- Frank Marshall (film producer)
name = Frank Marshall
imagesize = 240px
caption = Marshall receives an Inkpot Award at the 1982 San Diego Comic Con. Credit to Alan Light.
birthdate = birth date and age|1946|9|13
Los Angeles, California
birthname = Frank Wilson Marshall
film producerand director
spouse = Kathleen Kennedy (1987-)
Frank Wilson Marshall (born
September 13, 1946) is a four-time Academy Award-nominated American movie producer and director, often working in collaboration with his wife, Kathleen Kennedy. With Kennedy and Steven Spielberg, he was one of the founders of Amblin Entertainment. He is a partner with Kennedy in The Kennedy/Marshall Company, a film production company formed in 1991, which presently has a contract with Universal Pictures.
Marshall was born in
Los Angeles, California, the son of composer Jack Marshall. He's worked on many of Hollywood's biggest films since 1973.In 1981, with his wife Kathleen Kennedyand Steven Spielberg, he co-founded Amblin Entertainment, one of the industry's most productive and profitable production companies. Marshall's first producer credit was on " Raiders of the Lost Ark" (1981) which marked his first collaborations with George Lucas, Spielberg and Kennedy. He went on to executive produce the sequels " Indiana Jones and the Temple of Doom" (1984) and " Indiana Jones and the Last Crusade" (1989) with Lucas. Marshall also served as executive producer with Kennedy and Spielberg on the "Back to the Future" series (1985, 1989, and 1990). He's also collaborated with Robert Zemeckis, Joe Danteand Martin Scorsese, among others.
Marshall has also directed a number of large-scale entertainment features, beginning with the comedy-thriller "Arachnophobia" (1990), about poisonous
spiderson the loose in suburbia. He had previously served as 2nd unit director on such features as " Who Framed Roger Rabbit" (1988), Back to the Future, "Always" (1989) and the second and third Indiana Jones films. Marshall has also directed TV commercials for McDonald's and Diet Coke featuring Roger Rabbit as well as the live-action sequences of two "Maroon Cartoon" shorts, "Tummy Trouble" (1989) and "Roller Coaster Rabbit" (1990).
Marshall entered the business as a protege of
Peter Bogdanovichwhom he met at a birthday party for the daughter of director John Ford, a family friend. He invited Marshall, then an undergrad at UCLA, to work on his feature directorial debut, "Targets" (1968). Marshall received his introduction to film production working at various tasks including building and decorating sets, making sandwiches and even appearing in a bit part. After traveling through Europe post-graduation, he returned stateside to Wichita Falls, Texas as location manager on Bogdanovich's signature film, " The Last Picture Show" (1971). He would work on five more of the writer-director's films in as many years, first as a location manager and subsequently as an associate producer. Marshall went on to become a line producer on projects directed by Orson Welles(the abortive "The Other Side of the Wind"), Scorsese (the 1978 rock documentary " The Last Waltz") and Walter Hill ("The Driver" 1978). He also executive produced Hill's "The Warriors" (1979) before teaming up with Spielberg & Co.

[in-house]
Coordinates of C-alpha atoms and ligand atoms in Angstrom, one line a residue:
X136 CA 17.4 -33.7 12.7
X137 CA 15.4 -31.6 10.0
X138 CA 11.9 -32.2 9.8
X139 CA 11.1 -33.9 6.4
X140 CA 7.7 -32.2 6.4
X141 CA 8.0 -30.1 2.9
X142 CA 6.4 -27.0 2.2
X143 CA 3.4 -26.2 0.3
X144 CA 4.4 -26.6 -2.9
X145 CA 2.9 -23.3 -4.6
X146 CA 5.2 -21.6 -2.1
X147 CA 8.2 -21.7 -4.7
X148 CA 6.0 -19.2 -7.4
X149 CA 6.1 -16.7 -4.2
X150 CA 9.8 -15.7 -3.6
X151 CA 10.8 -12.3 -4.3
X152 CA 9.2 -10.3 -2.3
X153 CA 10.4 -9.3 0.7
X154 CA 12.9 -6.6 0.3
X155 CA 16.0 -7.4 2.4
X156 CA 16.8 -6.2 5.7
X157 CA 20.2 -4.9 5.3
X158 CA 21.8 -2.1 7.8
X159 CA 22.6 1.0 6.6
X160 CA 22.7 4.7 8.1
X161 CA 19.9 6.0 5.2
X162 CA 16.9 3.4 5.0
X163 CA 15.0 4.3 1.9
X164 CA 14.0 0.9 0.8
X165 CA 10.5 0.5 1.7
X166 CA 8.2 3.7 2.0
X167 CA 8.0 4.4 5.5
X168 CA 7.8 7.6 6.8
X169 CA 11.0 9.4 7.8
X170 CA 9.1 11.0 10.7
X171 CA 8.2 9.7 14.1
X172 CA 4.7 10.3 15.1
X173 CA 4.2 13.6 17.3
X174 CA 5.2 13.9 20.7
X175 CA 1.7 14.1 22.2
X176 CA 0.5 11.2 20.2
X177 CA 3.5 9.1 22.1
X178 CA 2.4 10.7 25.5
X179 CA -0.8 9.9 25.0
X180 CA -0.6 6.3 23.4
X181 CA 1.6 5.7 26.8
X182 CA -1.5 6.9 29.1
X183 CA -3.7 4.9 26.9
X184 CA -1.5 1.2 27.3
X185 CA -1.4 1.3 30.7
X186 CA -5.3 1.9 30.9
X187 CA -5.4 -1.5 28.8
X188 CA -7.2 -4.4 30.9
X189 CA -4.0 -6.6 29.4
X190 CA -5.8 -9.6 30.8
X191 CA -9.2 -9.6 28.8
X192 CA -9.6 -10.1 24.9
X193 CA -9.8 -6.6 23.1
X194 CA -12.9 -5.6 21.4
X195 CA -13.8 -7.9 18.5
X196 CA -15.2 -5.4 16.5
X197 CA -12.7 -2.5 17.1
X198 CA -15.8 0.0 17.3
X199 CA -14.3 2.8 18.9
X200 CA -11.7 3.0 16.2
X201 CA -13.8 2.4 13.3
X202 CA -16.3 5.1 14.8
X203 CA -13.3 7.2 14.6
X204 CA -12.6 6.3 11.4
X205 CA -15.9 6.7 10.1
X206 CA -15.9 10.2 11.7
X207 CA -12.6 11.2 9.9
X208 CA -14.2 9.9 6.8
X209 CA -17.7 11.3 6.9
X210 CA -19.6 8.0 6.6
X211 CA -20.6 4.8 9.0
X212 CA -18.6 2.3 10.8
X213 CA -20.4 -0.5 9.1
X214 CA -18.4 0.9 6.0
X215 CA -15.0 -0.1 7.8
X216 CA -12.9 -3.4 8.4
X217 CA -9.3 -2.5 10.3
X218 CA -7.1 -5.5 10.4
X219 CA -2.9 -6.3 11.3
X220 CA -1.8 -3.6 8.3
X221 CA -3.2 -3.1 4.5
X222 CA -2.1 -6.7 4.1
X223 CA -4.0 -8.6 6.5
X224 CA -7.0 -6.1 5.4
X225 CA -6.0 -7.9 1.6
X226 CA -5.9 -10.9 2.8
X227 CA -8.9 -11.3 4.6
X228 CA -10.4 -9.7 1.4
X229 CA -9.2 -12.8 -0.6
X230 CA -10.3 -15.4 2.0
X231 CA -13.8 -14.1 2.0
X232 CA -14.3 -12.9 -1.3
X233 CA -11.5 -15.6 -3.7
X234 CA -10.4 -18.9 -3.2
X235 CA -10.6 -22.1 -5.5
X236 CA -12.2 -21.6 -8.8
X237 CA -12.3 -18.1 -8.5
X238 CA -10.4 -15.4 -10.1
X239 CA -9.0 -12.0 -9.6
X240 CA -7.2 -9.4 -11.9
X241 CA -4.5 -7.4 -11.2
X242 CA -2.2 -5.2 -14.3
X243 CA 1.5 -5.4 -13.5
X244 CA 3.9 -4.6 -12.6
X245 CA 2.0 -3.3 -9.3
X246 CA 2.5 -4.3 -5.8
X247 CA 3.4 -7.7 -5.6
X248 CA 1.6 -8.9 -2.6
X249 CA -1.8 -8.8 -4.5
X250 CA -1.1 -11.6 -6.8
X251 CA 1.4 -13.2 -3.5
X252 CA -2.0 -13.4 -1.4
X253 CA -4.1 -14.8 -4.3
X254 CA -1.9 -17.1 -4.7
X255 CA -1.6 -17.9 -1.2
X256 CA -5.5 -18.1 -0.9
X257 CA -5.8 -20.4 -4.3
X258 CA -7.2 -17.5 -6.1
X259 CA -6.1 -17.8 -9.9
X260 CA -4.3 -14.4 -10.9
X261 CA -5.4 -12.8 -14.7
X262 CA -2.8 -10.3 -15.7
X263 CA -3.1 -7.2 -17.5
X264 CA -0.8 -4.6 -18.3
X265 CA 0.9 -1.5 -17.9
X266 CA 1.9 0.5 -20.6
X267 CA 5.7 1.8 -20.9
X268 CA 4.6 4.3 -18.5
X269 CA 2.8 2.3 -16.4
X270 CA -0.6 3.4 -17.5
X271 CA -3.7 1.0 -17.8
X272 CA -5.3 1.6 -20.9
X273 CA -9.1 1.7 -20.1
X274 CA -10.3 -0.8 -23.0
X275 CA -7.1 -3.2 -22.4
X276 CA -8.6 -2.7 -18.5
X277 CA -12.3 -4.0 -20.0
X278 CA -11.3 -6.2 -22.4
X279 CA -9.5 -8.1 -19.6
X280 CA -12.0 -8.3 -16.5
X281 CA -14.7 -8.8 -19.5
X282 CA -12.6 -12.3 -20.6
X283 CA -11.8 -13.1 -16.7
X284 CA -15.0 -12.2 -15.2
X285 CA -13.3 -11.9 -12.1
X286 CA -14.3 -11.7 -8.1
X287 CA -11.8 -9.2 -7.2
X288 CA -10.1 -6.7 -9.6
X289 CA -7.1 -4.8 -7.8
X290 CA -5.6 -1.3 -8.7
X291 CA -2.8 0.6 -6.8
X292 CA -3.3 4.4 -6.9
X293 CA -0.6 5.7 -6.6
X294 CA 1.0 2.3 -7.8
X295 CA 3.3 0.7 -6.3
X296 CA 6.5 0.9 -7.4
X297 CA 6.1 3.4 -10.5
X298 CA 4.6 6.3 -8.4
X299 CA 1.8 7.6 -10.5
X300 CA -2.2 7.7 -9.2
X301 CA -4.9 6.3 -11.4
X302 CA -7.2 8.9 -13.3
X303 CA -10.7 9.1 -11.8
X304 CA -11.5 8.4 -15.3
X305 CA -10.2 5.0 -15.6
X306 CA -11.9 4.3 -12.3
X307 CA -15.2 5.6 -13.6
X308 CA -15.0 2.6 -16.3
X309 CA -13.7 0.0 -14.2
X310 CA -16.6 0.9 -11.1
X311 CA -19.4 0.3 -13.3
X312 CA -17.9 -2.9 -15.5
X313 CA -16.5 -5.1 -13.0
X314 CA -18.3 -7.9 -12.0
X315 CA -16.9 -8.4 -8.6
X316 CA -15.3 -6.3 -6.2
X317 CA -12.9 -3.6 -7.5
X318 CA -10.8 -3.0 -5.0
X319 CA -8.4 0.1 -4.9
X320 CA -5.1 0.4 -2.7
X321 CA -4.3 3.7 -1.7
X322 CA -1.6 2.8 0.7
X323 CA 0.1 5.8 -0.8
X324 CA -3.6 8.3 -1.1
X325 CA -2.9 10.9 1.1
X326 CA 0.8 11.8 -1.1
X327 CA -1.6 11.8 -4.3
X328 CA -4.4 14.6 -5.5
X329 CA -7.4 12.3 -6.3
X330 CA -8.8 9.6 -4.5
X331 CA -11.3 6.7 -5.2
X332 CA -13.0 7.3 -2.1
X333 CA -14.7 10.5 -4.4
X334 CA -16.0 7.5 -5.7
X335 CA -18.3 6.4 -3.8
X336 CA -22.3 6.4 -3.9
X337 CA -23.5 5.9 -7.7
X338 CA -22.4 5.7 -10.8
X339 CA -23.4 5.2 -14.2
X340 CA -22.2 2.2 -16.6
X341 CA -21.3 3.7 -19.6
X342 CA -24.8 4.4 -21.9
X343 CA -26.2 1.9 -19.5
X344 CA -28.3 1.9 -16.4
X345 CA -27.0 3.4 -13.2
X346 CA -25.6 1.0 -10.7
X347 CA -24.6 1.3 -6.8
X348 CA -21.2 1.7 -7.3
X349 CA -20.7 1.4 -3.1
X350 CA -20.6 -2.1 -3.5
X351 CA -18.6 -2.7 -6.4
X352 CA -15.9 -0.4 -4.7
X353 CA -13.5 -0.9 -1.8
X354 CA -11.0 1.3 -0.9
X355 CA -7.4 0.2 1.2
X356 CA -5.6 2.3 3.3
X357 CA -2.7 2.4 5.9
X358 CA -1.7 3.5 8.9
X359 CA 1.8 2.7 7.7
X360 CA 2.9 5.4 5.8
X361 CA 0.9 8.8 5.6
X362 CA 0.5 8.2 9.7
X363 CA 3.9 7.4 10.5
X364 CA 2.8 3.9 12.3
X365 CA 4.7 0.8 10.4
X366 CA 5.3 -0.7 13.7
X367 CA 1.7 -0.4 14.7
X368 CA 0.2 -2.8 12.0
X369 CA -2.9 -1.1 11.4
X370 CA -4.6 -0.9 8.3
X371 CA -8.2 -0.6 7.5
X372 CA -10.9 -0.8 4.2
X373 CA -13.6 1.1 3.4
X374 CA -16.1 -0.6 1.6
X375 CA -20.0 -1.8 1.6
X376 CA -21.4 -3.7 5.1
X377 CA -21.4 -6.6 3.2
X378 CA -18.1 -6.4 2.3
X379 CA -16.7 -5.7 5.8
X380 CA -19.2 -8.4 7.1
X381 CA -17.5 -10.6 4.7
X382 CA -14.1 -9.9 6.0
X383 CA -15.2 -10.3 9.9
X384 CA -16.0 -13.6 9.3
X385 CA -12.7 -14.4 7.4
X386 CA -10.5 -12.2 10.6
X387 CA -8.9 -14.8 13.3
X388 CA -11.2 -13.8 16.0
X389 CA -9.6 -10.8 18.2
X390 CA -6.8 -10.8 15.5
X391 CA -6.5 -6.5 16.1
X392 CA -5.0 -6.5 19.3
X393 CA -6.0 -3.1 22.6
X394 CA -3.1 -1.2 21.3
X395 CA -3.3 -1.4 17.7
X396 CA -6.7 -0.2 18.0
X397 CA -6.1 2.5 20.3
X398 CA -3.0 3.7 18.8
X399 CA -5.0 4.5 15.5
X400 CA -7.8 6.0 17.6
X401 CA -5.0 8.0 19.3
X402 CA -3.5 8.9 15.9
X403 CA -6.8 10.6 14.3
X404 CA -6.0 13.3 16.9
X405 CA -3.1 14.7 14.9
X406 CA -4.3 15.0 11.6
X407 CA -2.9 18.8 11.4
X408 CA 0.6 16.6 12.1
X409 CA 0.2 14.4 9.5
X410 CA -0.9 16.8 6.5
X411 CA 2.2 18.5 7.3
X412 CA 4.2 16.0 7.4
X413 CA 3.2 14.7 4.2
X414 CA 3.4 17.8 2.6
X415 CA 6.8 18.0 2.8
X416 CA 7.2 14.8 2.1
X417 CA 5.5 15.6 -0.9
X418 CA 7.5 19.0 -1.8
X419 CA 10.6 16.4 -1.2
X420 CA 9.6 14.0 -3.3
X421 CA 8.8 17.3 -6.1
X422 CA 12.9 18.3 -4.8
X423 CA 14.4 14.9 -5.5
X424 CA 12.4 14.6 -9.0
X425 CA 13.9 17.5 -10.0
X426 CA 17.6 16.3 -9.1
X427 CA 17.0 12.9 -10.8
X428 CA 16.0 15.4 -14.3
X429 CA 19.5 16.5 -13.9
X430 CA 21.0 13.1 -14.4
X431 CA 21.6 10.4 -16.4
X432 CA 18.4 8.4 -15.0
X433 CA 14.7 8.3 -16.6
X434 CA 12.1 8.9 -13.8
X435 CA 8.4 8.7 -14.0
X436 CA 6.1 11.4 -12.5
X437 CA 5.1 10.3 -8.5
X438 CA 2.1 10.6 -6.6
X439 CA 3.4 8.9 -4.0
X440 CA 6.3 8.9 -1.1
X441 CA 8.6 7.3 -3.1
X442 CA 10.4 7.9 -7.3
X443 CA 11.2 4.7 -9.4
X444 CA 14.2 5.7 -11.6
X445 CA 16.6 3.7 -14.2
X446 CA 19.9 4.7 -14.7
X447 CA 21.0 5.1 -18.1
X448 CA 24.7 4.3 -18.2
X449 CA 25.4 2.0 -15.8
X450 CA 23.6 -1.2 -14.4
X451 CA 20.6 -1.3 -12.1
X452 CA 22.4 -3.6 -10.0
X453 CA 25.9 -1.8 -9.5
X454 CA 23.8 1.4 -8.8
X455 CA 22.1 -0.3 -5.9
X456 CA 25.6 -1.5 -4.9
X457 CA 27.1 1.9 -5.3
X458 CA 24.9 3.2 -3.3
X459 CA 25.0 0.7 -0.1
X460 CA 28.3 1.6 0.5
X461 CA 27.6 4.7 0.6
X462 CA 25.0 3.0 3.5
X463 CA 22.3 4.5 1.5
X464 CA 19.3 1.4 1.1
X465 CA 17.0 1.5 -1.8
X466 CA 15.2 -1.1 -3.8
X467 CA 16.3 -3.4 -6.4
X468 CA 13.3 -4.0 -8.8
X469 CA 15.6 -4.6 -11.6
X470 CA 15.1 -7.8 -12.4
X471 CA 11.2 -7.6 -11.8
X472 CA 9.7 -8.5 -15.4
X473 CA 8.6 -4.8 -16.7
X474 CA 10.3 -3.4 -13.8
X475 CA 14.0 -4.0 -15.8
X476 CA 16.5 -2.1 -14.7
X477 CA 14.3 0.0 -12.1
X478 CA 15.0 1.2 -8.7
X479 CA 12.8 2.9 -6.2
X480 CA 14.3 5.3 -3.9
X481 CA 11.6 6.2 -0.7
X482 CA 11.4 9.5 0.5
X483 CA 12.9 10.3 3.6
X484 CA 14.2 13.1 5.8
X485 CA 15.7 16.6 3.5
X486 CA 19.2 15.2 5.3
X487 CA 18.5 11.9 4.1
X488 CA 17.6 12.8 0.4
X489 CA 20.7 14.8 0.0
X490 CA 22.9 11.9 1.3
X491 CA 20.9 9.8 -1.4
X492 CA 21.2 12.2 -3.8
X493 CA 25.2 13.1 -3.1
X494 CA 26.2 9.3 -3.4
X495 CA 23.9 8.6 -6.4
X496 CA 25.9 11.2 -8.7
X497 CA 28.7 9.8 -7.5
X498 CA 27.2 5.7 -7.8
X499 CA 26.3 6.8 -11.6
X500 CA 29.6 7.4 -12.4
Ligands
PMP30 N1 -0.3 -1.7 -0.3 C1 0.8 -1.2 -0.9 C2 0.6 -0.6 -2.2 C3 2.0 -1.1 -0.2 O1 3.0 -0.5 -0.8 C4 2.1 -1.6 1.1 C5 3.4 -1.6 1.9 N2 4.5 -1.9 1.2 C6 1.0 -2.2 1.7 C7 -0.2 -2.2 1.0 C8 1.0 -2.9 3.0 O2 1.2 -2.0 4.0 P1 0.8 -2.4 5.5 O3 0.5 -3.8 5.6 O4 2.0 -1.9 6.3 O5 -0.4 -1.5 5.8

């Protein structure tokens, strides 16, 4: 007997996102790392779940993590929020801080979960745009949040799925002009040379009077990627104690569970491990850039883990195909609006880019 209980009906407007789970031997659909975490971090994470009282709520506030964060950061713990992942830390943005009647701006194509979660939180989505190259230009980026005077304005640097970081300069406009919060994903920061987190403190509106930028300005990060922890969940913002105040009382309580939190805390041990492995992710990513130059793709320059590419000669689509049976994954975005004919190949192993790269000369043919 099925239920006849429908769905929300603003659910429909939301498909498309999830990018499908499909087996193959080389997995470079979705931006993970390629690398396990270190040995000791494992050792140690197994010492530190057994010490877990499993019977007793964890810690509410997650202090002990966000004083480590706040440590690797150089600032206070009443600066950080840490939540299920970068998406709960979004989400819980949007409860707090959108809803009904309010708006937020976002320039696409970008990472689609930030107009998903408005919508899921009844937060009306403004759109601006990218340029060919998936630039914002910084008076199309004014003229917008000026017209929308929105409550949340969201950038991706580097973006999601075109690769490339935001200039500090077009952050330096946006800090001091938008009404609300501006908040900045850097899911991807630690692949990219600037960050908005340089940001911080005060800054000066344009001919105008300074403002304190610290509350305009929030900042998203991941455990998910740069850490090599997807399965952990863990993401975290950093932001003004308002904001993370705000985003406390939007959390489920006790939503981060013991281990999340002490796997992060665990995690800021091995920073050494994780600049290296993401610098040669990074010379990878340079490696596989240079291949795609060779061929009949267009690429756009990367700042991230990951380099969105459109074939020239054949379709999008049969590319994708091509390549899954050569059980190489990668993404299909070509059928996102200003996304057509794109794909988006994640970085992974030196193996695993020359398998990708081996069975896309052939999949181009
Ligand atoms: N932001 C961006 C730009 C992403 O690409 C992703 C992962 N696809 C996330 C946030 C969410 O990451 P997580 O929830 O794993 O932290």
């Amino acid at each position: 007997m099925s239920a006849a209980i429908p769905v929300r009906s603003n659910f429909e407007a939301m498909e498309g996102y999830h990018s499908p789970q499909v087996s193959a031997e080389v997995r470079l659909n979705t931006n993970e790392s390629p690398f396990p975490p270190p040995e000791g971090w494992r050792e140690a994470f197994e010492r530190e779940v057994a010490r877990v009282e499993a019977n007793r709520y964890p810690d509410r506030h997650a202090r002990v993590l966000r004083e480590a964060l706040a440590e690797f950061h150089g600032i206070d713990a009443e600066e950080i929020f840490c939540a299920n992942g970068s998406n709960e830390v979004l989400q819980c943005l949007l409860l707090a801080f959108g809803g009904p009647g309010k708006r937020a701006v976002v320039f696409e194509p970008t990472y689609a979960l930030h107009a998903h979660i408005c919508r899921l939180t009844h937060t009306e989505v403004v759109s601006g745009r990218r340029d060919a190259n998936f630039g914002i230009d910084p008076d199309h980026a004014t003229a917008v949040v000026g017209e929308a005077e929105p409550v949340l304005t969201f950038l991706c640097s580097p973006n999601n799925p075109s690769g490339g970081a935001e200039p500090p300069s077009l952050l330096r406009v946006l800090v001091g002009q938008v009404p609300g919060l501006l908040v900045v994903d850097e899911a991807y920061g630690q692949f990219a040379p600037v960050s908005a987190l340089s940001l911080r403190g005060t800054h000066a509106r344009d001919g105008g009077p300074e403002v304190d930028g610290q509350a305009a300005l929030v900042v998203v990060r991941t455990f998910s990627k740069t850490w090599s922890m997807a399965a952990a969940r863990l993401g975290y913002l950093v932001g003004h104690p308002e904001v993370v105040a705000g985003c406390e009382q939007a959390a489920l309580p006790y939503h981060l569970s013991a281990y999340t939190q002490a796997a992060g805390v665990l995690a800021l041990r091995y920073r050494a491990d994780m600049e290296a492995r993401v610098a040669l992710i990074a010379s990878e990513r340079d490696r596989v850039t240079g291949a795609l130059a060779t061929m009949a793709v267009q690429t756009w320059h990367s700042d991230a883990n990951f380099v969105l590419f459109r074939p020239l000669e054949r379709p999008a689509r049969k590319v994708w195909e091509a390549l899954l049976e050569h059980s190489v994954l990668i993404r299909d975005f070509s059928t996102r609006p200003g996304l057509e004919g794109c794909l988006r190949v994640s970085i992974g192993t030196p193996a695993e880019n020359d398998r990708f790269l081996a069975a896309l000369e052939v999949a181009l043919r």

Marshall has also worked in TV, primarily as an executive producer of numerous "Making of..." specials about his Spielberg projects. He served as production executive on the animated spin-off series, "Back to the Future" (CBS, 1991) and "Fieval's American Tails" (CBS, 1992) as well the short-lived Spielberg/
Tim Burtoncartoon collaboration, "Family Dog" (CBS, 1993). Marshall made his TV directing debut on "Johnny Bago" (CBS, 1993), a wonderfully wacky spoof of "The Fugitive" and the like, which he executive produced with Robert Zemeckis.
Marshall departed Amblin in 1991 and formed The Kennedy/Marshall Company with his wife the following year. He embarked upon his second directorial outing, "Alive" (1993), a joint production of
Paramount Picturesand Touchstone Picturesabout a South American rugby team forced to resort to extreme measures to survive after a spectacularly shot plane crash in the Andes.
While Kennedy remained active producing films for much of the rest of the 90s, Marshall took a four-year hiatus. In 1999, he and Kennedy collaborated on two underperforming literary adaptations, "A Map of the World" and "Snow Falling on Cedars".
Marshall and Kennedy were announced by
Studio Ghibliproducer Toshio Suzuki as the producers for the US version of Ghibli's next animated feature, " Ponyo on the Cliff by the Sea". [cite web |url=http://www.nausicaa.net/wiki/Latest_News#Ponyo_US_Release_Semi-Detailed|title="Ponyo" US Release Semi-Detailed|accessdate=2008-06-10|publisher=Nausicaa.net GhibliWiki|date=2008-06-05]
*imdb name|id=0550881|name=Frank Marshall
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